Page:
Title: My Soul to Steal
Series: Soul Screamers (#4)
Publisher: Harlequin Teen (1st published December 21st 2010)
My rating: 4 of 5 stars
“Trying to work things out with Nash—her maybe boyfriend—is hard enough for Kaylee Cavanaugh. She can't just pretend nothing happened. But "complicated" doesn't even begin to describe their relationship when his ex-girlfriend transfers to their school, determined to take Nash back.
See, Sabine isn't just an ordinary girl. She's a mara, the living personification of a nightmare. She can read people's fears—and craft them into nightmares while her victims sleep. Feeding from human fear is how she survives.
And Sabine isn't above scaring Kaylee and the entire school to death to get whatever—and whoever—she wants.” GoodReads’ blurb
Remember when I did my review of Reaper back here and told you that it was the turning point for the series? Well, I said that because I had already read this one. I had also gone and read If I Die and am currently biting my nails while waiting for book 6, but anyway. Let’s focus on My Soul to Steal.
This book does something very daring, very special, and I honestly can’t cheer any louder: it involves change, and consequences. (Major spoilers for book 3 ahead! Be warned).
Nash is supposed to be the picture perfect boyfriend. He’s Kaylee’s first real love, he taught her all she knows about being a Bean Sidhe. In today’s YA, that means that he can’t go wrong and that they’re destined to be together. But!
The truth is that a six-month relationship doesn’t allow you to know a person well enough. That there are mistakes, and some mistakes perhaps shouldn’t be forgiven. This is what Rachel Vincent has dared to write, and I applaud her for it.
At the end of book 3, Kaylee needed time. Nash had become a drug addict instead of trying to seek help from those who could provide it. His action had destroyed the lives of his two best friends. He had tried to Influency her into having sex, and had tried to make her doubt her sanity so that his supply wasn’t compromised. If that wasn’t enough, he had allowed Kaylee’s archnemesis to possess her without saying a word to her, and had done things with her body while someone else was in control.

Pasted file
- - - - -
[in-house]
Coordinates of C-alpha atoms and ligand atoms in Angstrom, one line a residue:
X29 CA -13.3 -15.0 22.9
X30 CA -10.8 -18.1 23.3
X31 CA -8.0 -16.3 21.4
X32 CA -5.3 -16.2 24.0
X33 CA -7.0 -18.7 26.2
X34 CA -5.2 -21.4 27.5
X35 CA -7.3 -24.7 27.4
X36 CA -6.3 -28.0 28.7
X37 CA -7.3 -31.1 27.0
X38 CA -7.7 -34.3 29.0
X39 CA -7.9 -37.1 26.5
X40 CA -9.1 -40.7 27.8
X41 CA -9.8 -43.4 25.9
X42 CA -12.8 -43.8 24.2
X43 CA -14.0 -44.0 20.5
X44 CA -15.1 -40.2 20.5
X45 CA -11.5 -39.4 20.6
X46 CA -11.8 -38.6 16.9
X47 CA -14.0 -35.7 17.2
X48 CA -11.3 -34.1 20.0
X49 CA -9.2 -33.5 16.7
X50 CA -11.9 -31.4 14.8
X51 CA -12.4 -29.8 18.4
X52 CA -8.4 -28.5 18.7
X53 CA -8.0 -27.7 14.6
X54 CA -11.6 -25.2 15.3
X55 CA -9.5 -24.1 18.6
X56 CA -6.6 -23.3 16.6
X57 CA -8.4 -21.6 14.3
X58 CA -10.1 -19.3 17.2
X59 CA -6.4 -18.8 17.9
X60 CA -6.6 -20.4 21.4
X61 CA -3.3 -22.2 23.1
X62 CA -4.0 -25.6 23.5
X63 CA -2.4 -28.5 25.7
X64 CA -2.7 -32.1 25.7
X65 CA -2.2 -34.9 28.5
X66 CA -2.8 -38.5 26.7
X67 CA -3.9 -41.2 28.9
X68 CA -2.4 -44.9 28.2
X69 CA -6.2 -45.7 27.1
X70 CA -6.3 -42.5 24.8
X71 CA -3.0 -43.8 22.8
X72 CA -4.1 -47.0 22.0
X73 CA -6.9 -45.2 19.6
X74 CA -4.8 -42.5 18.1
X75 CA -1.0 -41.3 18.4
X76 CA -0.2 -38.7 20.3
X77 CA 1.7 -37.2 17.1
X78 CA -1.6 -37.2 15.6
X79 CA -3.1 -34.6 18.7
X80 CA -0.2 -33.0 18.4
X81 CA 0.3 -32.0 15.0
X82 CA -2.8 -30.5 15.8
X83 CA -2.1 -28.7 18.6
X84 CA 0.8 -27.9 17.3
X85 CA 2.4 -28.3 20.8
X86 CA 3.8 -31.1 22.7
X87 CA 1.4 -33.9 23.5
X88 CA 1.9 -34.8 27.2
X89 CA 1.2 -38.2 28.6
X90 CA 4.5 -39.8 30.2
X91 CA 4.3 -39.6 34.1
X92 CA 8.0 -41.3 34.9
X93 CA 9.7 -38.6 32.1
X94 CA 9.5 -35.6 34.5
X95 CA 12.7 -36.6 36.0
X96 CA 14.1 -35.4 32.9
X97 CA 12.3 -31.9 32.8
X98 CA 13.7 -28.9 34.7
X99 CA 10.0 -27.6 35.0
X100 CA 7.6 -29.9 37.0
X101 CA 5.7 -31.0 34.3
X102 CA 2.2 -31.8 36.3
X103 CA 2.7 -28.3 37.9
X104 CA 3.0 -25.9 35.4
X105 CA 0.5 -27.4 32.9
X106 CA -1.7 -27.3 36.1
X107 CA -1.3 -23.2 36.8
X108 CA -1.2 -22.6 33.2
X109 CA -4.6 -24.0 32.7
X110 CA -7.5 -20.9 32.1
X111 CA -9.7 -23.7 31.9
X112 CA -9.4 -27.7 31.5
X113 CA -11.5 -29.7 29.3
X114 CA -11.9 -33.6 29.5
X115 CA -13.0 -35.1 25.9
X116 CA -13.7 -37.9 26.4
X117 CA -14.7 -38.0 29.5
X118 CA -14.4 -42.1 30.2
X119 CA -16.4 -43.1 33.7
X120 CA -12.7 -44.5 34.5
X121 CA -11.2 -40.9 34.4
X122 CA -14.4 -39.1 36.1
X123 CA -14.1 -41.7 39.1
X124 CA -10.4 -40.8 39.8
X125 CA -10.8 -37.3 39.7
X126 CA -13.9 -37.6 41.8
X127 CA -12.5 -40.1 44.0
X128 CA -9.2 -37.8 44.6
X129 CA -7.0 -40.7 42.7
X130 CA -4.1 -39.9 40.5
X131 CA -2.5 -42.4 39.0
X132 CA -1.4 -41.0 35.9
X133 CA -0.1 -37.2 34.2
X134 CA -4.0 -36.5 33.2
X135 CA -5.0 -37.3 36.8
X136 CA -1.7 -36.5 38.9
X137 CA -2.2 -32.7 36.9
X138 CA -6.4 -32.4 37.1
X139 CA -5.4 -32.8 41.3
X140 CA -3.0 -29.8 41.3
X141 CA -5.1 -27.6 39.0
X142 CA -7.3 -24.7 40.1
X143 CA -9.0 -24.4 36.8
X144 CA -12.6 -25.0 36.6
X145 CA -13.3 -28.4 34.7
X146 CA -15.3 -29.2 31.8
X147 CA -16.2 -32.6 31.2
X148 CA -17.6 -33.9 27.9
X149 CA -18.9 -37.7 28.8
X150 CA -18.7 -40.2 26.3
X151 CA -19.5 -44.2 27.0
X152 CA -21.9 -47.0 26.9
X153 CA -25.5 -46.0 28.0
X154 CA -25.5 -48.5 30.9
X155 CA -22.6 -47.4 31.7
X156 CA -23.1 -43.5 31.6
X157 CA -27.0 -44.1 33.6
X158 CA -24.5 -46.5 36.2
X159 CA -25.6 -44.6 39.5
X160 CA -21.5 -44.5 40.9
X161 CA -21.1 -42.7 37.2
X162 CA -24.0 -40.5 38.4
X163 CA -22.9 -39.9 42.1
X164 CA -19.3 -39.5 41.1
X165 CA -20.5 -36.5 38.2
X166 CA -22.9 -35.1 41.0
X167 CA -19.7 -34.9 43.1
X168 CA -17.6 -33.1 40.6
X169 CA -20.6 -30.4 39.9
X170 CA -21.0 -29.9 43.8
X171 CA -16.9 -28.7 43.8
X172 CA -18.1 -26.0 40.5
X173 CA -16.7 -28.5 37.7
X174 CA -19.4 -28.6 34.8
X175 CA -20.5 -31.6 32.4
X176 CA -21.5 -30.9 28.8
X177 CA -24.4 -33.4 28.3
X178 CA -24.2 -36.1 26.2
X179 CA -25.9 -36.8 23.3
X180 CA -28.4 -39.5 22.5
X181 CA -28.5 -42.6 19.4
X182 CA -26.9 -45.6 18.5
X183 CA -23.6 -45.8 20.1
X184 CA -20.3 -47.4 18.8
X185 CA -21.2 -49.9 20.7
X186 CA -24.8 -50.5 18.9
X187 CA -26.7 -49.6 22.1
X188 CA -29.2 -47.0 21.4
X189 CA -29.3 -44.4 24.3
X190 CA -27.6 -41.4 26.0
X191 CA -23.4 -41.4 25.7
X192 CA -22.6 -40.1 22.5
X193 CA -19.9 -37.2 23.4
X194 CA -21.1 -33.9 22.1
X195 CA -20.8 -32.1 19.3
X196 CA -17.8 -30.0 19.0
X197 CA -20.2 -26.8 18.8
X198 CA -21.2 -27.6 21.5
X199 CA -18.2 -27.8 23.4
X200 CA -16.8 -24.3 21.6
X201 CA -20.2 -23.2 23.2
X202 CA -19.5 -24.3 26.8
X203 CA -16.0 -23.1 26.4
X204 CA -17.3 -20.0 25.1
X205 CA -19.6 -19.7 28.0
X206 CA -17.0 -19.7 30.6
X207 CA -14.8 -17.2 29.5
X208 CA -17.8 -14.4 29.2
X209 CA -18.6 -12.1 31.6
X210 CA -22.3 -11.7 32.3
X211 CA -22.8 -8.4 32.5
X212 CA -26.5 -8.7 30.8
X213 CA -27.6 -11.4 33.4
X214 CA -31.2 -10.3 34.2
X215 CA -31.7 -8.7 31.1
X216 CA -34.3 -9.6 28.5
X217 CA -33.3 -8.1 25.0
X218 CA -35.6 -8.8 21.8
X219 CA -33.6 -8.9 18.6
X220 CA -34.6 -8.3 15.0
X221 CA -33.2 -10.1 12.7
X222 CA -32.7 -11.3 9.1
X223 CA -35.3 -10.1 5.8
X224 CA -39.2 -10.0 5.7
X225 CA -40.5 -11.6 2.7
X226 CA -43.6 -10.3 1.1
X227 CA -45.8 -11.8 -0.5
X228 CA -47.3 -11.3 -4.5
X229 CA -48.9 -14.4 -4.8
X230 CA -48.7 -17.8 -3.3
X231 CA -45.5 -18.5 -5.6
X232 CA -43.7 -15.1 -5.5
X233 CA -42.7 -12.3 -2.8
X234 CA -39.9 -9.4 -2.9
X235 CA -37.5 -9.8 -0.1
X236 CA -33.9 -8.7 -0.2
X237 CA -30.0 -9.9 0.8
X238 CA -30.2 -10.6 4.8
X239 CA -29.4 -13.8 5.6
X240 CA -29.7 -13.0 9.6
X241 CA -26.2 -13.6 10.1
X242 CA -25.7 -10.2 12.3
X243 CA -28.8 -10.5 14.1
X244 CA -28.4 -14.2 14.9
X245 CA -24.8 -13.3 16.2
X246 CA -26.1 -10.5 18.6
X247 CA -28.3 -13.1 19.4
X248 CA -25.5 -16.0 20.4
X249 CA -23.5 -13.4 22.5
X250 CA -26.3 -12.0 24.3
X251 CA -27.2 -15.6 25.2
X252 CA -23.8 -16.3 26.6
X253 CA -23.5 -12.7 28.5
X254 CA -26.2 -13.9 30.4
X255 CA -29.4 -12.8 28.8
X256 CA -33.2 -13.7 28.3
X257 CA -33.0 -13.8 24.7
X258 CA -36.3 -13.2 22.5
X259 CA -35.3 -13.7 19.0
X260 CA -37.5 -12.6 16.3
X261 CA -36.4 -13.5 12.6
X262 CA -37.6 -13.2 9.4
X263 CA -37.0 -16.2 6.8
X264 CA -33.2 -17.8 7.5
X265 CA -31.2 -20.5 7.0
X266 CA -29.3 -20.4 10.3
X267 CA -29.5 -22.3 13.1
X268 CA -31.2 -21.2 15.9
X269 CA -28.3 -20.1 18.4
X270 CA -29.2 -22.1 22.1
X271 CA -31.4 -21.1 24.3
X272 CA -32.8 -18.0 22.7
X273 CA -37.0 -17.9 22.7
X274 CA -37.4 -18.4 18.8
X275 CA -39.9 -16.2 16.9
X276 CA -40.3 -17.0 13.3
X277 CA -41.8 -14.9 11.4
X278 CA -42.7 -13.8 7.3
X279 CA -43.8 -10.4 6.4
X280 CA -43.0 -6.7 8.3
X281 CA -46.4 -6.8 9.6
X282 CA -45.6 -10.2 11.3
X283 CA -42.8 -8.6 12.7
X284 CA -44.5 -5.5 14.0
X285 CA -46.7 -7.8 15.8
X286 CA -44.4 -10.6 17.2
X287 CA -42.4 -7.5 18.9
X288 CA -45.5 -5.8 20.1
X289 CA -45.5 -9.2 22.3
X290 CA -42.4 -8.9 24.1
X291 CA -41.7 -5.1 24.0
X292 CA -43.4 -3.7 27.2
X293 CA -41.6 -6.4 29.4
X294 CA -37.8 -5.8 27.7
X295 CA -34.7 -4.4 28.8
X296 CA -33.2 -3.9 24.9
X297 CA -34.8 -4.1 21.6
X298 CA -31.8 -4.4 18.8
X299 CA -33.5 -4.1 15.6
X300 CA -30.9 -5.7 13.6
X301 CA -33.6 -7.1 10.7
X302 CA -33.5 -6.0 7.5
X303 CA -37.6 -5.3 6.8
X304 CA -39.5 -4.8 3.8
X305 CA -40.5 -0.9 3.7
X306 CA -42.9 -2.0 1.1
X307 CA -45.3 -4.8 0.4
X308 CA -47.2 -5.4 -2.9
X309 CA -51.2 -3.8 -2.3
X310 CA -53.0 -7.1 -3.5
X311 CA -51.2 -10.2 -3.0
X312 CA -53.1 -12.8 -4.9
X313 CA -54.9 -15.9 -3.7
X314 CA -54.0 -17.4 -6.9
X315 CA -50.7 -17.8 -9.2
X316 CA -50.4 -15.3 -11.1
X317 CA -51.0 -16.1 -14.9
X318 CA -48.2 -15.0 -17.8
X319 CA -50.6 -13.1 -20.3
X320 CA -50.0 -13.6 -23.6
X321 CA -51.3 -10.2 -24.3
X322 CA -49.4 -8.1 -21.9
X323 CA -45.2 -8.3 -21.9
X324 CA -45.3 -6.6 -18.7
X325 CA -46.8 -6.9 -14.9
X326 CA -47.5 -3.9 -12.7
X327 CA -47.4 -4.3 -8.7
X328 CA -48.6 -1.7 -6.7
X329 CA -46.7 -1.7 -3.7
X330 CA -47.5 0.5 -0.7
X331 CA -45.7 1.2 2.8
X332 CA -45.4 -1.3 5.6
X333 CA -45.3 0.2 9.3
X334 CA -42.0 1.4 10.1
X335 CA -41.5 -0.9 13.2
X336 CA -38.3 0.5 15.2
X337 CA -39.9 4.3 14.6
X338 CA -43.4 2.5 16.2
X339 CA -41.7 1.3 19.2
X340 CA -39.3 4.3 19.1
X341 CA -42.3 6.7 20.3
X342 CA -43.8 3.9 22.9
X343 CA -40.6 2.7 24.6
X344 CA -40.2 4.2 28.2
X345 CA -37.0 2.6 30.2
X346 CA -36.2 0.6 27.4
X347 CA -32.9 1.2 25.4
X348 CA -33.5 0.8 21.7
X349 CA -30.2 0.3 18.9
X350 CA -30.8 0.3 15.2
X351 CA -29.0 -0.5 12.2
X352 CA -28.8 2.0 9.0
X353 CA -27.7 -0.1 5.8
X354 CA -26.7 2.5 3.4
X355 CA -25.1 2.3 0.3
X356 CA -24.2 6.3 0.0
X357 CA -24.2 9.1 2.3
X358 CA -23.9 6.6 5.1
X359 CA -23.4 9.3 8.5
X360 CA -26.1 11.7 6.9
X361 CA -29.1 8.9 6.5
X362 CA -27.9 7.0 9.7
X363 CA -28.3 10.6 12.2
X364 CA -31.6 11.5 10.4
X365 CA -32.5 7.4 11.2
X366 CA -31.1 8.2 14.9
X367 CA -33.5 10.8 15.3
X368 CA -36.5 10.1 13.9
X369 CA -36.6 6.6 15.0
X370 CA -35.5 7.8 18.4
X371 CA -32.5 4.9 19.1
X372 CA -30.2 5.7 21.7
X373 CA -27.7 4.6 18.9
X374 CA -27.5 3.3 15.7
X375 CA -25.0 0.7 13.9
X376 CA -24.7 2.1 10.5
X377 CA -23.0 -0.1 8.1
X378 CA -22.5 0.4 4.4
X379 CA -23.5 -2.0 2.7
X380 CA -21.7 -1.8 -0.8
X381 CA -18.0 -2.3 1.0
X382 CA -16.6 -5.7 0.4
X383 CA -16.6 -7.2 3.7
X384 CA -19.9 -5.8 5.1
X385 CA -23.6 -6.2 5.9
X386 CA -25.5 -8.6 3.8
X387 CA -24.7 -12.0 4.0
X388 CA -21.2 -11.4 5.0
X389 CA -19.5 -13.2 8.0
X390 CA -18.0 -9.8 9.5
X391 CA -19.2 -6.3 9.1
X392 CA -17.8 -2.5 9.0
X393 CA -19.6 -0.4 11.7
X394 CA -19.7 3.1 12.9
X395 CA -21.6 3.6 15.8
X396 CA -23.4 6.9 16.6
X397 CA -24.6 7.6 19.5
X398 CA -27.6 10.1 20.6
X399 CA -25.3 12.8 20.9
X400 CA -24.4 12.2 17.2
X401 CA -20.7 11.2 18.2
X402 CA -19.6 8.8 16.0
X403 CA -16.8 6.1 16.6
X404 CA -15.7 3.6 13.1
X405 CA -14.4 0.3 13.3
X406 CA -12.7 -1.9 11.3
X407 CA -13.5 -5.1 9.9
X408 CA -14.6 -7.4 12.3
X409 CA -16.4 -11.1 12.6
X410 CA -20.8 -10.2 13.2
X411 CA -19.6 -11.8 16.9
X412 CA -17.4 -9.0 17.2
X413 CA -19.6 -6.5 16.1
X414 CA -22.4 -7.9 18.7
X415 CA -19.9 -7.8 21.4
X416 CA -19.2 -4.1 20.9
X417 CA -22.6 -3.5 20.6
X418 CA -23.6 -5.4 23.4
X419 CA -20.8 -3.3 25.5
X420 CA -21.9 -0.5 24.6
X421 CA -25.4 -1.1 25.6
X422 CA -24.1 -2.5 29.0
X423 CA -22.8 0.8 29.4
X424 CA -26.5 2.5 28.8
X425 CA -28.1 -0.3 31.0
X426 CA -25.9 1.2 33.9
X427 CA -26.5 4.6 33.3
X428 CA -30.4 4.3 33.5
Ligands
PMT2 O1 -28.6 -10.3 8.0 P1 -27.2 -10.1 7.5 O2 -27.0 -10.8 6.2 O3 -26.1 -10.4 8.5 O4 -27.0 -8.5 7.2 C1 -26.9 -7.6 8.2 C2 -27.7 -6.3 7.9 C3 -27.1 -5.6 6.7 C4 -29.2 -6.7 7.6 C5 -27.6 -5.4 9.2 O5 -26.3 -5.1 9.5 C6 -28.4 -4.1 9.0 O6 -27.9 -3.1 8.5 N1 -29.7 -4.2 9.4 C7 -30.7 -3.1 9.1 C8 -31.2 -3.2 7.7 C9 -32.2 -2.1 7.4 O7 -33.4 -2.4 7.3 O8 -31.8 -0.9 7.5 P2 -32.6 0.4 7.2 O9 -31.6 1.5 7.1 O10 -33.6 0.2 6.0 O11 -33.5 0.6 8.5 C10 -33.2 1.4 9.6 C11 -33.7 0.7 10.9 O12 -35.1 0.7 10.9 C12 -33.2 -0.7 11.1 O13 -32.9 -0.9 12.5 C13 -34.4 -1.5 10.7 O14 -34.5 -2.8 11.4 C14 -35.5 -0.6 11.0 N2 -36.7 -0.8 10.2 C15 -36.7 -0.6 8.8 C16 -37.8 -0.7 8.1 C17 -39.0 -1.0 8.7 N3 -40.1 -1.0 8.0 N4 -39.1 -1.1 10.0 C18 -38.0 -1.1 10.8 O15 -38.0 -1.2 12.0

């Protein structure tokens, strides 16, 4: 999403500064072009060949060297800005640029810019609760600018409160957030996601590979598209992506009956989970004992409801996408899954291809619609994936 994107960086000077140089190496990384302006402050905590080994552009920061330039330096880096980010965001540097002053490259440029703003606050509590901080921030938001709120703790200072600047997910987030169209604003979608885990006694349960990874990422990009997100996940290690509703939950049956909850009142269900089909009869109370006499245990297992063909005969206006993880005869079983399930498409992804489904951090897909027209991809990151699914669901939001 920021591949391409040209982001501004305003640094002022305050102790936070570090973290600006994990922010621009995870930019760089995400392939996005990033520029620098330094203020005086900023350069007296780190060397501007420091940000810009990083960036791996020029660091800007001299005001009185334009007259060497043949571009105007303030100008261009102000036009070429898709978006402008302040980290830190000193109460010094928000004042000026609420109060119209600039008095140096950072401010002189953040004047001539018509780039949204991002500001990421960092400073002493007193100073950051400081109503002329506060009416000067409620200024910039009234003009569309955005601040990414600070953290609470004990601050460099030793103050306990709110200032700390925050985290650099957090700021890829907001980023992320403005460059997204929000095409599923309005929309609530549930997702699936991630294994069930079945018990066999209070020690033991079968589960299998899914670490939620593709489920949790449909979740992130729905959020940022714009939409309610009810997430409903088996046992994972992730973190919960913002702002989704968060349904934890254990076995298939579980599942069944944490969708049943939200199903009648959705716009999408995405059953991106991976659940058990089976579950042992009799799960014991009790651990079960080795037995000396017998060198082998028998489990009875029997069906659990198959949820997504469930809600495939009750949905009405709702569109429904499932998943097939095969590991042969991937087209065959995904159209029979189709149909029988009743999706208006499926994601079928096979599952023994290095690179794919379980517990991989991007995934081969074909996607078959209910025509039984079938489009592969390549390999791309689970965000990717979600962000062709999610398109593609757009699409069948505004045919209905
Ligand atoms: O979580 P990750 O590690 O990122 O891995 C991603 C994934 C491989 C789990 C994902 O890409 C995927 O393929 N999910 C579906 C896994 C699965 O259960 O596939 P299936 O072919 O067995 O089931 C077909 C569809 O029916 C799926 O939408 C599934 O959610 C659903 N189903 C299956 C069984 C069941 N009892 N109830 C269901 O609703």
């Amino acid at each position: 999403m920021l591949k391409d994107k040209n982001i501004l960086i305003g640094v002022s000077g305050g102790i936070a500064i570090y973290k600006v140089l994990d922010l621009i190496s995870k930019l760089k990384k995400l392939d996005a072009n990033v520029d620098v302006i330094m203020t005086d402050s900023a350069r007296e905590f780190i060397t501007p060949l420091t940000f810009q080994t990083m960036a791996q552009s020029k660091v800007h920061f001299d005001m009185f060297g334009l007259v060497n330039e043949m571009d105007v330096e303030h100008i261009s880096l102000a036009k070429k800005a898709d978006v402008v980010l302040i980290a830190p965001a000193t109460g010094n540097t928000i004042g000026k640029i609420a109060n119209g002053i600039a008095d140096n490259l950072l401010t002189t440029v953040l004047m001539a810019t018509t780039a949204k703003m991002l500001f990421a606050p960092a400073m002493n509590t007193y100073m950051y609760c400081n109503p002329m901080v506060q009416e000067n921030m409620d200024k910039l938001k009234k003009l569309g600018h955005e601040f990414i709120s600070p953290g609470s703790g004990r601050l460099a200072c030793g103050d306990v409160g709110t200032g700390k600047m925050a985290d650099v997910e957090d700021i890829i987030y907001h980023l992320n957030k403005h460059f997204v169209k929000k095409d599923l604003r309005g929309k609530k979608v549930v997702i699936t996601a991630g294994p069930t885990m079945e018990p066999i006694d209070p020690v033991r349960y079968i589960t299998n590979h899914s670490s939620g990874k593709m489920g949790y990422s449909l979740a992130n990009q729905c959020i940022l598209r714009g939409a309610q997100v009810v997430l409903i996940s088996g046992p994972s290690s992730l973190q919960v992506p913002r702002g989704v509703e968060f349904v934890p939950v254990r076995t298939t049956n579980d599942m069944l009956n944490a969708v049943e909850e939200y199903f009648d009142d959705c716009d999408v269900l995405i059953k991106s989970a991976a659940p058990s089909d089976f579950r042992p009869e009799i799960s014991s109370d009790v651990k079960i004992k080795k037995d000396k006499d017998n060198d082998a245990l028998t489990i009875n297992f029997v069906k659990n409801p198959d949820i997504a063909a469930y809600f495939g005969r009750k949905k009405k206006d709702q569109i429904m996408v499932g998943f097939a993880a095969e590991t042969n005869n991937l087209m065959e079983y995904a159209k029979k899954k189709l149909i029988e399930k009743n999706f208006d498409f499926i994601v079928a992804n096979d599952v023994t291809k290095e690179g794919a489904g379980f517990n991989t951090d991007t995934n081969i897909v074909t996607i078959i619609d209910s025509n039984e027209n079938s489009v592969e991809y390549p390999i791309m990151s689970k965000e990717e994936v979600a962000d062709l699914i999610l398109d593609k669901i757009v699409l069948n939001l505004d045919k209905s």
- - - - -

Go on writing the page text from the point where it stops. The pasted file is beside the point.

Of course he was sorry. But would he have stopped, would he have been sorry if he hadn’t been caught? Should he be forgiven?
For me, Kaylee’s struggle to trust him again illustrates this point. On the one hand, she can’t just act as if nothing had happened, and she shouldn’t, either. On the other, letting go of the one we love, or have loved, is not easy, and she fights with herself through the whole book.
Sabine’s presence only serves to make the inner fight more interesting, because she is forced to choose, and to choose fast.
Frankly, Nash’s behaviur through the book made me part of the “let her keep him” team, because while this whole emotion conflict unravels there is, of course, so much more going on. There’s deaths, unexplainable and unscheduled. And, once more, Nash refuses to take Kaylee seriously.
This time, funnily enough, I had no issues with Kaylee’s hero complex. On the one hand, she didn’t blame herself. On the other, she acted smart—she asked for help to whomever could provide it, she listened to advice, she did her best to solve the situation. If she zeroed in certain suspects, she can’t be blamed, I think. With no other proof and no solid reasons behind Nash’s “not possible”, I’d have done the same thing.
In the end... Well, the end. Not going to spoil it. It could have been disappointing, but it wasn’t. Because it isn’t exactly what it looks like (relationship-wise). And, after having read If I Die, I have to say that I understand it, and can abide with Kaylee’s actions.
Now, if I have to be completely honest... I just can’t wait for the next book. If you have started the Soul Screamers series, push through until you get to this second leg of the series and you’ll see how it’s worth every minute of it.